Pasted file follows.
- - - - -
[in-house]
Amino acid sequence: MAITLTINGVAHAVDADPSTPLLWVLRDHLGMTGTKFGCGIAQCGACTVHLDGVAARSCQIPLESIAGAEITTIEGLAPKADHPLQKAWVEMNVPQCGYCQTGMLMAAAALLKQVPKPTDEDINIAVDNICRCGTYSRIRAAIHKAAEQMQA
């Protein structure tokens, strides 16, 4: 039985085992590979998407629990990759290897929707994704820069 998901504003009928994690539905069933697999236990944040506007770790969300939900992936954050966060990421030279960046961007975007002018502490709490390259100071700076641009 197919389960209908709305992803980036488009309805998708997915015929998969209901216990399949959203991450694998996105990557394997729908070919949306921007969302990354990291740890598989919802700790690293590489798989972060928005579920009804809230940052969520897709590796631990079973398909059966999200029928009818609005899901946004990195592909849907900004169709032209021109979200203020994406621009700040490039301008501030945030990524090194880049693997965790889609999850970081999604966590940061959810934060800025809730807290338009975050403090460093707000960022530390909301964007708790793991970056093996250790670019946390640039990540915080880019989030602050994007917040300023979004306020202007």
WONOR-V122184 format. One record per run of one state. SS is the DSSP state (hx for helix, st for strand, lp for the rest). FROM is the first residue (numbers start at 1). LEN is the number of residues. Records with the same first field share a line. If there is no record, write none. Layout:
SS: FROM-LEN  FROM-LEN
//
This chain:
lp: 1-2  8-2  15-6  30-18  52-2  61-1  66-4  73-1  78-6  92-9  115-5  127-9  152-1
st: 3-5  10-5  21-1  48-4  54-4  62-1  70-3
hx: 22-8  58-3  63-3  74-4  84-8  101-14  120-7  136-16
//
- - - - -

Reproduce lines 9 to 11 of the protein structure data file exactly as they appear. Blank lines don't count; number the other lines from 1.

st: 3-5  10-5  21-1  48-4  54-4  62-1  70-3
hx: 22-8  58-3  63-3  74-4  84-8  101-14  120-7  136-16
//